“Exegesis and Appropriation: Reading Rashi in Late Medieval Spain”
The Commentary on the Torah of Rashi (Solomon ben Isaac; 1040–1105) stands out as the most widely studied and influential Hebrew Bible commentary ever composed. Among Jews, it has shaped perceptions of the meaning of the foundation document of Judaism for over nine centuries.
Given its quasi-canonical status, it comes as no surprise that the Commentary has evoked extensive scholarly inquiry. Yet investigation of reactions to Rashi’s exegesis in religiously, culturally, and geographically disparate communities of the Jewish world has been amazingly scant. This article explores some of the ways that medieval Spanish scholars who composed commentaries on Rashi’s scriptural magnum opus (“supercommentaries”) treated what appeared to them, and many other southern Mediterranean scholars, to be problematic aspects of the midrashic tradition that comprised the dominant component of Rashi’s exegesis.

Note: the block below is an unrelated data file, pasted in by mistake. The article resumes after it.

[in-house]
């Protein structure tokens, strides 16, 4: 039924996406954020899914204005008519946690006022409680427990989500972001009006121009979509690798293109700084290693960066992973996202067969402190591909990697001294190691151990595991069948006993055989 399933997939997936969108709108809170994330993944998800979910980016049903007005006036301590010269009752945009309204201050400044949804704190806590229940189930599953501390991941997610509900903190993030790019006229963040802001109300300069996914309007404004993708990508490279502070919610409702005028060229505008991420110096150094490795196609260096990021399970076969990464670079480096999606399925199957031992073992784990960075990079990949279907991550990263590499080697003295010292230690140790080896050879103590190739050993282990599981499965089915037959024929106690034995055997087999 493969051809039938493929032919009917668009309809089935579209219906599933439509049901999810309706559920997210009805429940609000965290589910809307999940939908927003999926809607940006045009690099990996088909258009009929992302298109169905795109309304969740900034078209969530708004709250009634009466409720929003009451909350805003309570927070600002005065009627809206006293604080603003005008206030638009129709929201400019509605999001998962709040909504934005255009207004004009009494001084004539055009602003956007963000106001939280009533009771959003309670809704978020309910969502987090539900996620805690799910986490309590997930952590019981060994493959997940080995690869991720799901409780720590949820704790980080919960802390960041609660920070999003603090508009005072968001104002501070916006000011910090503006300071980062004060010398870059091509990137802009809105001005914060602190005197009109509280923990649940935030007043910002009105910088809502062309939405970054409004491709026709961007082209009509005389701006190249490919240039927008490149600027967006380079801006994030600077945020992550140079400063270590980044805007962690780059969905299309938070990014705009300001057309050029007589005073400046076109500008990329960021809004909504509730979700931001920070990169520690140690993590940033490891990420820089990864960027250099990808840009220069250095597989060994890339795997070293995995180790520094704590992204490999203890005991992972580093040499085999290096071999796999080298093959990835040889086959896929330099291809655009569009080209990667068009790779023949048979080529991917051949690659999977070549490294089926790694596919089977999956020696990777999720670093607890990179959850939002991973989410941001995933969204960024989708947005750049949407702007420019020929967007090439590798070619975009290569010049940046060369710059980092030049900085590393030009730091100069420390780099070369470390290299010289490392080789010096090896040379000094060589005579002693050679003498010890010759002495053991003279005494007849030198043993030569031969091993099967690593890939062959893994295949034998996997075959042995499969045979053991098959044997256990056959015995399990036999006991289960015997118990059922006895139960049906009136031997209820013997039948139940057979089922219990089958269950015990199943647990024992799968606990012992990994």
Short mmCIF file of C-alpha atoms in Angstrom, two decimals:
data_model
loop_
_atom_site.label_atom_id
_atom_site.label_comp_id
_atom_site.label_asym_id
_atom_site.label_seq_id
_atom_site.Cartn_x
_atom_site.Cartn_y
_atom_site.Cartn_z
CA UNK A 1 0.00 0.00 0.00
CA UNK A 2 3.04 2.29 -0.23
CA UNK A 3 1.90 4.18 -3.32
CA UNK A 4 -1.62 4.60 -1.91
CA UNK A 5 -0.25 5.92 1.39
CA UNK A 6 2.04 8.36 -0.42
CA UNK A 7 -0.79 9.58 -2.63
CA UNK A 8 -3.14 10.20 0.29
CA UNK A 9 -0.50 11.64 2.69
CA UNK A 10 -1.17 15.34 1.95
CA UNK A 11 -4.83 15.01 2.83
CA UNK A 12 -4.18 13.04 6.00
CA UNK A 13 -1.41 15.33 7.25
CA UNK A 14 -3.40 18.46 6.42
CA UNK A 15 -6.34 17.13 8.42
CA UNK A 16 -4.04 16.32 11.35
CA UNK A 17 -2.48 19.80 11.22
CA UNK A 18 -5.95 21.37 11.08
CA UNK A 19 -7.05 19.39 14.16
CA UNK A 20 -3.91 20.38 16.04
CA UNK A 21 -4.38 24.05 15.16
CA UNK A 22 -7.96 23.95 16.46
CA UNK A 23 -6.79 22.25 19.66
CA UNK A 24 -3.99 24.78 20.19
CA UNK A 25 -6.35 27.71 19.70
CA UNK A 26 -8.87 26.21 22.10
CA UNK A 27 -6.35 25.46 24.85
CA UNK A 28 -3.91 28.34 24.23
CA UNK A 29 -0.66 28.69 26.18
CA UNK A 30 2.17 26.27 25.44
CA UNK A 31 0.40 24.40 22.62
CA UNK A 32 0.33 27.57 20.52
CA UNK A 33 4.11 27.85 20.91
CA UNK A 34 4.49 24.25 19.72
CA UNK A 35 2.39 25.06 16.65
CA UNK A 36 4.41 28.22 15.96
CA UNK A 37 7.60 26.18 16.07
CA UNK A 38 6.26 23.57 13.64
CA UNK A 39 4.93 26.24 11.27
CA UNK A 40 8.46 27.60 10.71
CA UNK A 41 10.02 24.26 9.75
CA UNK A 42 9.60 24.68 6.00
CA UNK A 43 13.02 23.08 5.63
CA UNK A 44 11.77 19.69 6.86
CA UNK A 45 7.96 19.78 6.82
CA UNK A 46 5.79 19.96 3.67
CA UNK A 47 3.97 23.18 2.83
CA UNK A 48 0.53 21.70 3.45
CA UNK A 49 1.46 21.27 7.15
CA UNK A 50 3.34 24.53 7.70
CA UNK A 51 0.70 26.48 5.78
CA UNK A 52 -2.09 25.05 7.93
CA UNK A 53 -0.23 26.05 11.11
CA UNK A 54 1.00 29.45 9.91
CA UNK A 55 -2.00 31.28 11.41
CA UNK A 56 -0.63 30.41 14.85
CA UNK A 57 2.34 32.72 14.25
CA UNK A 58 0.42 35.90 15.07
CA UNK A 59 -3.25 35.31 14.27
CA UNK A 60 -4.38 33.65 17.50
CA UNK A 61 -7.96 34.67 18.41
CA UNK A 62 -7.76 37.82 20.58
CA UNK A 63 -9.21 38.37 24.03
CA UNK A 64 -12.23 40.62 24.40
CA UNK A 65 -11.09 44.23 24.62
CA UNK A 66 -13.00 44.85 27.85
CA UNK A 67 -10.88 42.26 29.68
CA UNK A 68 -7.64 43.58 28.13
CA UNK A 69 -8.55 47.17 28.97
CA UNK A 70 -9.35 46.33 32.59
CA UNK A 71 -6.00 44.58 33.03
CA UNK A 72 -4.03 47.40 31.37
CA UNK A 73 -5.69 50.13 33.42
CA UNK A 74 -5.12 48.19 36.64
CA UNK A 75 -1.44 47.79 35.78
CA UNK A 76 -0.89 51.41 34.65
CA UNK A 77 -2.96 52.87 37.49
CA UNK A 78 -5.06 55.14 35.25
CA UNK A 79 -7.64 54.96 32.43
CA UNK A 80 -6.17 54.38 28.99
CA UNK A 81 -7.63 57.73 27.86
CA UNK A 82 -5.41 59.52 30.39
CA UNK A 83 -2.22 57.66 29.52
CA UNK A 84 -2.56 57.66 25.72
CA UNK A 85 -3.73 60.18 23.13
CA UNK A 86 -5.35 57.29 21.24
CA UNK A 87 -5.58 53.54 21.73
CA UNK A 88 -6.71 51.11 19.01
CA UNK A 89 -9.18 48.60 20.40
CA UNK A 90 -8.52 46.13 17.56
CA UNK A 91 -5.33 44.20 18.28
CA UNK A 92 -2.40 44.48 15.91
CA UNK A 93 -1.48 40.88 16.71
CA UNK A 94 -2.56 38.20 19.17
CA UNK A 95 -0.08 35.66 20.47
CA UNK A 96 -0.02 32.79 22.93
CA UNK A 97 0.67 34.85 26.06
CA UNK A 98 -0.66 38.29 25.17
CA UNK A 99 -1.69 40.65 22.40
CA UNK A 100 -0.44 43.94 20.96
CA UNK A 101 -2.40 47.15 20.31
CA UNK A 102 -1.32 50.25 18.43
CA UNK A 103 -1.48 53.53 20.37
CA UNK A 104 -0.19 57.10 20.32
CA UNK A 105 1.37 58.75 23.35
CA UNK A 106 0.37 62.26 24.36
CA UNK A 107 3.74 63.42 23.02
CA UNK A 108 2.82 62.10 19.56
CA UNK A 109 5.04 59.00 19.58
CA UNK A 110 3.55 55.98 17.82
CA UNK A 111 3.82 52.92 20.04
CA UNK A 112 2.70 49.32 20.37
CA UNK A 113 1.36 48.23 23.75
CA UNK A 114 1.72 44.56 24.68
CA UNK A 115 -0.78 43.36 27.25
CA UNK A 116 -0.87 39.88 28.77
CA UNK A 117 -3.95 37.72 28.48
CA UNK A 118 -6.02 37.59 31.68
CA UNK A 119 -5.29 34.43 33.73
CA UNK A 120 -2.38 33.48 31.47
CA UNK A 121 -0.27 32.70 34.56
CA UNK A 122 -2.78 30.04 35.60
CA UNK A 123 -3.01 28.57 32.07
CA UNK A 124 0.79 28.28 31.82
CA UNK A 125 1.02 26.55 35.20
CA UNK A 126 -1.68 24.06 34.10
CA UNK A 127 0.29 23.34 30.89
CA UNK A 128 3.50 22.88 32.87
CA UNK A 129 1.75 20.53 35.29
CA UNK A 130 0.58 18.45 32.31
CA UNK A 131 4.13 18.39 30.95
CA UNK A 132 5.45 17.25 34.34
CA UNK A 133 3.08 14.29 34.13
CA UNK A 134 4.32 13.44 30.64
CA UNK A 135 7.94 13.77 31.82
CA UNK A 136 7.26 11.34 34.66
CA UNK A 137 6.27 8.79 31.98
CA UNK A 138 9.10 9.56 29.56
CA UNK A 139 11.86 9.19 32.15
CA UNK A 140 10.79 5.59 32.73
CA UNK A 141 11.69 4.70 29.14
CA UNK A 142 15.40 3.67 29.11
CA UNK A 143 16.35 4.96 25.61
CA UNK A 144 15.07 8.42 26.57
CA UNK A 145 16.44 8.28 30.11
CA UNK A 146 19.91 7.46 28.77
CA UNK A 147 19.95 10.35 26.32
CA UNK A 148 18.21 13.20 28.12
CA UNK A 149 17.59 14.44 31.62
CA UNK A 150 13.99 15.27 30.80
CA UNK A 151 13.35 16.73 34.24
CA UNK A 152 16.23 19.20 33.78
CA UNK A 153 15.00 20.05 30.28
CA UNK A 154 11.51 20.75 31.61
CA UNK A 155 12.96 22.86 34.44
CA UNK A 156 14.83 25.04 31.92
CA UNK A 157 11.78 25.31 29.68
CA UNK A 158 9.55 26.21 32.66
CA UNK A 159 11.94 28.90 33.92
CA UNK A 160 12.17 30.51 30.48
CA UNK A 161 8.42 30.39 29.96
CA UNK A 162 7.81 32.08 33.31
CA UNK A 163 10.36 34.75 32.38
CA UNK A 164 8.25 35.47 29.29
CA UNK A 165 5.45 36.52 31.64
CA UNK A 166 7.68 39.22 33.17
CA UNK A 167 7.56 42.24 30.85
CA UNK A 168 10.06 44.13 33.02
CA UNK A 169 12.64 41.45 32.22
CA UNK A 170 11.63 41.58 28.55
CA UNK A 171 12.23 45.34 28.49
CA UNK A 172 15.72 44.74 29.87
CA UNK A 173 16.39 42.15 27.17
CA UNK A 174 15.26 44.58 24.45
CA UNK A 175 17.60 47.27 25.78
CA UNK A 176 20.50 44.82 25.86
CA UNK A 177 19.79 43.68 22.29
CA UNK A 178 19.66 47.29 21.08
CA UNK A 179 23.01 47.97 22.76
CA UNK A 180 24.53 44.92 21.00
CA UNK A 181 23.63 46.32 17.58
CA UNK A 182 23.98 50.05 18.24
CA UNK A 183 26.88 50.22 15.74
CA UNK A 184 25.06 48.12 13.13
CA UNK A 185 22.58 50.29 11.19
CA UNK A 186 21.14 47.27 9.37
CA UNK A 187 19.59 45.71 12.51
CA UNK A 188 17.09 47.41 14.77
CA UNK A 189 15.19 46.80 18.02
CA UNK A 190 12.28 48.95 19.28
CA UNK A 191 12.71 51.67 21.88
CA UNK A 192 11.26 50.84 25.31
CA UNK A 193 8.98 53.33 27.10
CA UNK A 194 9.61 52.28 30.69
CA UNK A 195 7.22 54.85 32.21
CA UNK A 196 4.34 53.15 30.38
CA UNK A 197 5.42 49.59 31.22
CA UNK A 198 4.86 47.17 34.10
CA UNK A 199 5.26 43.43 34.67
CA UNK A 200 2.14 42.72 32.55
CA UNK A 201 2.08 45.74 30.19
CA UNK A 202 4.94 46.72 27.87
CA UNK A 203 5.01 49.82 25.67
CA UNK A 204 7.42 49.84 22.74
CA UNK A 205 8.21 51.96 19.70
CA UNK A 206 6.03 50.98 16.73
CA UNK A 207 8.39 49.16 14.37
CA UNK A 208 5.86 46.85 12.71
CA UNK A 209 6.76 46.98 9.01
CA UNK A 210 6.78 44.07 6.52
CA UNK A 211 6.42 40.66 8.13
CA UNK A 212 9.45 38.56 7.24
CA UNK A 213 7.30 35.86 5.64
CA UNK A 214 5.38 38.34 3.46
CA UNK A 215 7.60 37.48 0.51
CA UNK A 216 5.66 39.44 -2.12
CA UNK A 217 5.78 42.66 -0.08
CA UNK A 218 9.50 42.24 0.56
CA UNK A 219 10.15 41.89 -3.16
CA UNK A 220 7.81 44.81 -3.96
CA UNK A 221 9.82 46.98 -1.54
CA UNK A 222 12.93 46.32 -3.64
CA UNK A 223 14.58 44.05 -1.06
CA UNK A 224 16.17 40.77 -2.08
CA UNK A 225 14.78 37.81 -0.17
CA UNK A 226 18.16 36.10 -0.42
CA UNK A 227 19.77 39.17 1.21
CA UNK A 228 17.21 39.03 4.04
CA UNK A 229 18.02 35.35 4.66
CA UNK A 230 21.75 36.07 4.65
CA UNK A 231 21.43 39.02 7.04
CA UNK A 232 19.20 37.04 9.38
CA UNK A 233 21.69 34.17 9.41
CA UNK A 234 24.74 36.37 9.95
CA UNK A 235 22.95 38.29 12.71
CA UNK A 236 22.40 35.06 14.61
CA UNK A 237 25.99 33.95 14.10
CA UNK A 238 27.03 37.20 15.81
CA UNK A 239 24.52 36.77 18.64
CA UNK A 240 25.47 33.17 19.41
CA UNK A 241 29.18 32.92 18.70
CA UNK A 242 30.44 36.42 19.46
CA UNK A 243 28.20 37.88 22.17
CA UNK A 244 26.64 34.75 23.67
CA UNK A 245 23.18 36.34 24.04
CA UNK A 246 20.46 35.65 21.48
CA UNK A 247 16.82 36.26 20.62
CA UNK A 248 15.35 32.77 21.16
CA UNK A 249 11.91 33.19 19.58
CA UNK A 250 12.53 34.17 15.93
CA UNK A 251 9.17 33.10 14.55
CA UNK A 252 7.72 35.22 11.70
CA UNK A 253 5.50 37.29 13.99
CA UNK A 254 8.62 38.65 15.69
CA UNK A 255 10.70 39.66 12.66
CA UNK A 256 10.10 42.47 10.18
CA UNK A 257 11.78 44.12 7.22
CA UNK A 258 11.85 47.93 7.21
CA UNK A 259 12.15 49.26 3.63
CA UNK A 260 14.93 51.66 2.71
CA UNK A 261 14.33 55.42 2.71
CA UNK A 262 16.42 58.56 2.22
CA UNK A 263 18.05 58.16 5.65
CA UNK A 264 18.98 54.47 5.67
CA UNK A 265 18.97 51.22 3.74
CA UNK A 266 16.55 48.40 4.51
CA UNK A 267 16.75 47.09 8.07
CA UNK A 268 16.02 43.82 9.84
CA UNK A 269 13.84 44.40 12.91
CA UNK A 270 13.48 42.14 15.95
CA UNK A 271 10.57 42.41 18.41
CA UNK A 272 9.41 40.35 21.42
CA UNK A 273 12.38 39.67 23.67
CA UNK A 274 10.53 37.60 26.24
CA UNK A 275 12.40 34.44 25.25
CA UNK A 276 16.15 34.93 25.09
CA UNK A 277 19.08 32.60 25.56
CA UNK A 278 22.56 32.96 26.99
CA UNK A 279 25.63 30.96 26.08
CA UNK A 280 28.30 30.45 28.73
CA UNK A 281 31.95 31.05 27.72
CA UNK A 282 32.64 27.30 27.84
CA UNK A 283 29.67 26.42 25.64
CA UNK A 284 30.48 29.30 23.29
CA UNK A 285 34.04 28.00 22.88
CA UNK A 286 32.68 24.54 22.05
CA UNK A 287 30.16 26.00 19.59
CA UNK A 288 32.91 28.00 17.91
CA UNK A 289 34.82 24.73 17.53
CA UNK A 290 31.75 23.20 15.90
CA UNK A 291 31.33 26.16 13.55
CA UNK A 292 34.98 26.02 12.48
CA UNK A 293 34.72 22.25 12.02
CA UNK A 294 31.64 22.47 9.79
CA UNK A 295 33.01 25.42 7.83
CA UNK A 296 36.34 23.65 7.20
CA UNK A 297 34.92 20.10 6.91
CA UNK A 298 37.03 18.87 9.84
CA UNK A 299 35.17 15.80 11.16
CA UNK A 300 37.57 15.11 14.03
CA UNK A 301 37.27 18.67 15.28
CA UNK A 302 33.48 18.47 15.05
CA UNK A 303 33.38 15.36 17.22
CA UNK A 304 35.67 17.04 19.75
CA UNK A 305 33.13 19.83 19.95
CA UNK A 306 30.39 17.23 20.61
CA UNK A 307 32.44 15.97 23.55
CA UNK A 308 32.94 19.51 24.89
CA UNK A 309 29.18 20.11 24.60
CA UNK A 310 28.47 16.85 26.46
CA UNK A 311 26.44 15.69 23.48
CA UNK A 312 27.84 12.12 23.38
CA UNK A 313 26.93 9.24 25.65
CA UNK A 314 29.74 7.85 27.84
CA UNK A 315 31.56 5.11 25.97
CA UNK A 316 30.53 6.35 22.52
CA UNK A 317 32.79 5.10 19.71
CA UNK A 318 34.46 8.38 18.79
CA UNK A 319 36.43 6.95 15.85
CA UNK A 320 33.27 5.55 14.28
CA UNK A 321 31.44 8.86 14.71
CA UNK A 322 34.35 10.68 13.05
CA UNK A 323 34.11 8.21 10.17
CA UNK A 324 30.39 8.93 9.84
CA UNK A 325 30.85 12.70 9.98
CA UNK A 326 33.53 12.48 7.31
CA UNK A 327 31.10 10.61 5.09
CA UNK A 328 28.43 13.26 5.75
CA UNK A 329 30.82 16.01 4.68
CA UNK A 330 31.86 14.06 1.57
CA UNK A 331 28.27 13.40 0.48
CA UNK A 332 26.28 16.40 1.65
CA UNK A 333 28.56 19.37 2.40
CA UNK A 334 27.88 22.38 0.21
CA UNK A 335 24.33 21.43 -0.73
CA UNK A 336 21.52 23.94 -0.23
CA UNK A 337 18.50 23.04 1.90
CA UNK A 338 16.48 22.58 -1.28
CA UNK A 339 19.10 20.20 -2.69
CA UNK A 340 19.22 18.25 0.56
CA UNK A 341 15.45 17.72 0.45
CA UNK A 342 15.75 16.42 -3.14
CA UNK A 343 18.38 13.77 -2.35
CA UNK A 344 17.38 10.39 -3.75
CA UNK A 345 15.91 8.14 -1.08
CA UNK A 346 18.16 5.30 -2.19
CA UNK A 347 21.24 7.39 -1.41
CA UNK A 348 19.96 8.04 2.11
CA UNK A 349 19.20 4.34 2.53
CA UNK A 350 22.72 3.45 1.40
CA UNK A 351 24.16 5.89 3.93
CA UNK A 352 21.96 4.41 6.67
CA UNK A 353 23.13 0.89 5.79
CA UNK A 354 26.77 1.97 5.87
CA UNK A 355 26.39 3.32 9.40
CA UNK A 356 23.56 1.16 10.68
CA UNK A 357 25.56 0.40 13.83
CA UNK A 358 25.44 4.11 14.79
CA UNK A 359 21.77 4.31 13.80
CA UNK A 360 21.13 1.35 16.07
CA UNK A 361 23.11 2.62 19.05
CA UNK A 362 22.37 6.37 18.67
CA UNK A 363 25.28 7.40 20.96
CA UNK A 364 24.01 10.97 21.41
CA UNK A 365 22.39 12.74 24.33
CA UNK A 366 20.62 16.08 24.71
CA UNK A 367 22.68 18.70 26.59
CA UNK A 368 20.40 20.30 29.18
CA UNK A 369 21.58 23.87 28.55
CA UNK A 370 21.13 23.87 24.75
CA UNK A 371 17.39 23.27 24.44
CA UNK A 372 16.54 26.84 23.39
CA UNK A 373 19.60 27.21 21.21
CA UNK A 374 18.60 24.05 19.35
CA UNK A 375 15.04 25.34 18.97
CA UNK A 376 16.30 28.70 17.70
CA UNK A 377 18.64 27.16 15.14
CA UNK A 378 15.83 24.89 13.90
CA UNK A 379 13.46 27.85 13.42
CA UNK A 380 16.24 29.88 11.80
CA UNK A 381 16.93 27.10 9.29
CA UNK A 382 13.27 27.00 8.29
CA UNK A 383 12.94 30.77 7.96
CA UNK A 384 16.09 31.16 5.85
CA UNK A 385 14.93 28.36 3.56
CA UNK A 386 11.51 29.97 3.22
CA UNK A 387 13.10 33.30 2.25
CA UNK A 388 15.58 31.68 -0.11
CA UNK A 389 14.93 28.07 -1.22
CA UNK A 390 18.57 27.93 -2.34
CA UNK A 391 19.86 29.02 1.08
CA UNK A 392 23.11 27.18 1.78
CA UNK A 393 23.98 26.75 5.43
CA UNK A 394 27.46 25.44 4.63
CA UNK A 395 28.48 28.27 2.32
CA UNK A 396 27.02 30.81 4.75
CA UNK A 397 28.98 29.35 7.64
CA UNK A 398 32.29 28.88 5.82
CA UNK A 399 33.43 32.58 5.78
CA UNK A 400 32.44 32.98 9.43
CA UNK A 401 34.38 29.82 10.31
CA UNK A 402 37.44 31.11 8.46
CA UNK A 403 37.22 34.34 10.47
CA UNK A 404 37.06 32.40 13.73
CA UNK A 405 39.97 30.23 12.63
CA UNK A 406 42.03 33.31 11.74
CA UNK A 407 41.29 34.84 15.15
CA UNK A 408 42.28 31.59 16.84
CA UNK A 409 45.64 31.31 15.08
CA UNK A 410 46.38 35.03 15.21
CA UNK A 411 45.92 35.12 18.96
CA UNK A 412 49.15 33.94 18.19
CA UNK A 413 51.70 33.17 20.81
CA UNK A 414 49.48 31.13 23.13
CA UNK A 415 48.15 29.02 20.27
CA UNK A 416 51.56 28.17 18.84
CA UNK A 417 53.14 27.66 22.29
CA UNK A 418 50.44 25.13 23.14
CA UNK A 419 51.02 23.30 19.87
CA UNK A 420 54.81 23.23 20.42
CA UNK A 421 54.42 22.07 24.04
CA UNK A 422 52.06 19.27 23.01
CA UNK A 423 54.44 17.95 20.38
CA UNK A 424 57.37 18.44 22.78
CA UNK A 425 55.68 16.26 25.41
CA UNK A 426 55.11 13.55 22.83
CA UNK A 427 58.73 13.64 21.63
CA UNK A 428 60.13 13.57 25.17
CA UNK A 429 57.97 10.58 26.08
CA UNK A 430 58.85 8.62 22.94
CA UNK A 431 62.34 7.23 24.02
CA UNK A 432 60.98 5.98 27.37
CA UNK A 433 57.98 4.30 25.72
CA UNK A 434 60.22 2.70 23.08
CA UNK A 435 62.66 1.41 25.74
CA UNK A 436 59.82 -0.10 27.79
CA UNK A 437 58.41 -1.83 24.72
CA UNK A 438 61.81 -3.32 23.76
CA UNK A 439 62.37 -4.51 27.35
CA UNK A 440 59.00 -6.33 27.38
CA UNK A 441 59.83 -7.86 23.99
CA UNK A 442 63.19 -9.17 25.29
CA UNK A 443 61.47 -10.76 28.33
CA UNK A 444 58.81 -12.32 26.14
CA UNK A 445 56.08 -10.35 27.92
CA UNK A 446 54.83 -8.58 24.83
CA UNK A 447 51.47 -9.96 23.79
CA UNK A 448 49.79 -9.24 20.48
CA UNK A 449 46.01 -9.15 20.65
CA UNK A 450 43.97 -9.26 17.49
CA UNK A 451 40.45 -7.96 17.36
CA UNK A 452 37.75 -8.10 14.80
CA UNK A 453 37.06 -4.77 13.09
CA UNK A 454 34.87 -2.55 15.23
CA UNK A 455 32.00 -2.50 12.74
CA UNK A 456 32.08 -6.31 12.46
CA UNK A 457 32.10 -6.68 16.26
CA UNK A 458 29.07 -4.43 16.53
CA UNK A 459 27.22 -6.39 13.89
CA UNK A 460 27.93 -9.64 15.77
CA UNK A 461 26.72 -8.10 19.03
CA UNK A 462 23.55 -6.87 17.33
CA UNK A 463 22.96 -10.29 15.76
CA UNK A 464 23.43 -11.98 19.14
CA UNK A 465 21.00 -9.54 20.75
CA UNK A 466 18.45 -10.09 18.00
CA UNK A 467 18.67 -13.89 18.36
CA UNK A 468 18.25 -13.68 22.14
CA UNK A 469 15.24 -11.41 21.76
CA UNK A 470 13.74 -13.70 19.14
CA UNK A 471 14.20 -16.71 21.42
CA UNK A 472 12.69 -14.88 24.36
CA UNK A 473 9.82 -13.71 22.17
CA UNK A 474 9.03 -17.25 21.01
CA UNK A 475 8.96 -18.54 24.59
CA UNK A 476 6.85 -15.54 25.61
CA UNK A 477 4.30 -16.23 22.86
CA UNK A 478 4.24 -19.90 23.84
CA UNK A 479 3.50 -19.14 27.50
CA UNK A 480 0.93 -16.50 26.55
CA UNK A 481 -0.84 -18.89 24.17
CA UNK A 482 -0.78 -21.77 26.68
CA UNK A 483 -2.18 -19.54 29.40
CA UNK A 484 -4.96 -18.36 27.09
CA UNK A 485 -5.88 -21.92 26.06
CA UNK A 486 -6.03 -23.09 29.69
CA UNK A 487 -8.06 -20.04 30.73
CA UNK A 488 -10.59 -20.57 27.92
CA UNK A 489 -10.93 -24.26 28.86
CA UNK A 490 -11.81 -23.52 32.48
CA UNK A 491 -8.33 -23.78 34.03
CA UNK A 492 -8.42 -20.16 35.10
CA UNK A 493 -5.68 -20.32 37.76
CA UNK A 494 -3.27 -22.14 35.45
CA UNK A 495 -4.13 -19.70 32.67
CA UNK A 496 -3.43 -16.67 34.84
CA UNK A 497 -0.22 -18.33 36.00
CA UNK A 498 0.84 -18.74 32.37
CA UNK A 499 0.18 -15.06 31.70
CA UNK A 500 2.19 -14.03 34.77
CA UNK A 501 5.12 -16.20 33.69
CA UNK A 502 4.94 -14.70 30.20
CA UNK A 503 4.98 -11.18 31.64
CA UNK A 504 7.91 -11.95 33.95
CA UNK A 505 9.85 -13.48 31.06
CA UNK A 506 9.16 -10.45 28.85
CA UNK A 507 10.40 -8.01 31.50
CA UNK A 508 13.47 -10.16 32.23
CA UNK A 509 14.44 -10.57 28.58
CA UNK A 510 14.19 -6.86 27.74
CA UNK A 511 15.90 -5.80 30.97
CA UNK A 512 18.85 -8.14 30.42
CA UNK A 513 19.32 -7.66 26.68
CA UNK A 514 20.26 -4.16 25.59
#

The larger frame for the study is “exegesis and appropriation.” The examples studied show how the Spanish supercommentators’ interpretations of Rashi’s ideas often took a productive turn, reading the greatest of Ashkenazic biblical commentaries in ways that met conditions of understanding prevalent in the Ibero-Jewish milieu in which they wrote. In this way, the article explores processes of “appropriation,” a conceptual category that points away from the idea of one-way transmission and towards the complex ways in which intellectual, literary, and material expressions or artifacts are brought to represent something “different from their original purposes” (Ashley and Plesch, “The Cultural Processes of ‘Appropriation’,” Journal of Medieval and Early Modern Studies 32 : 6). What emerges is a successive unfolding of meaning as the divinely vouchsafed prophetic word is refracted through the Commentary and then through Sephardic-tinted lenses supplied by the supercommentators.
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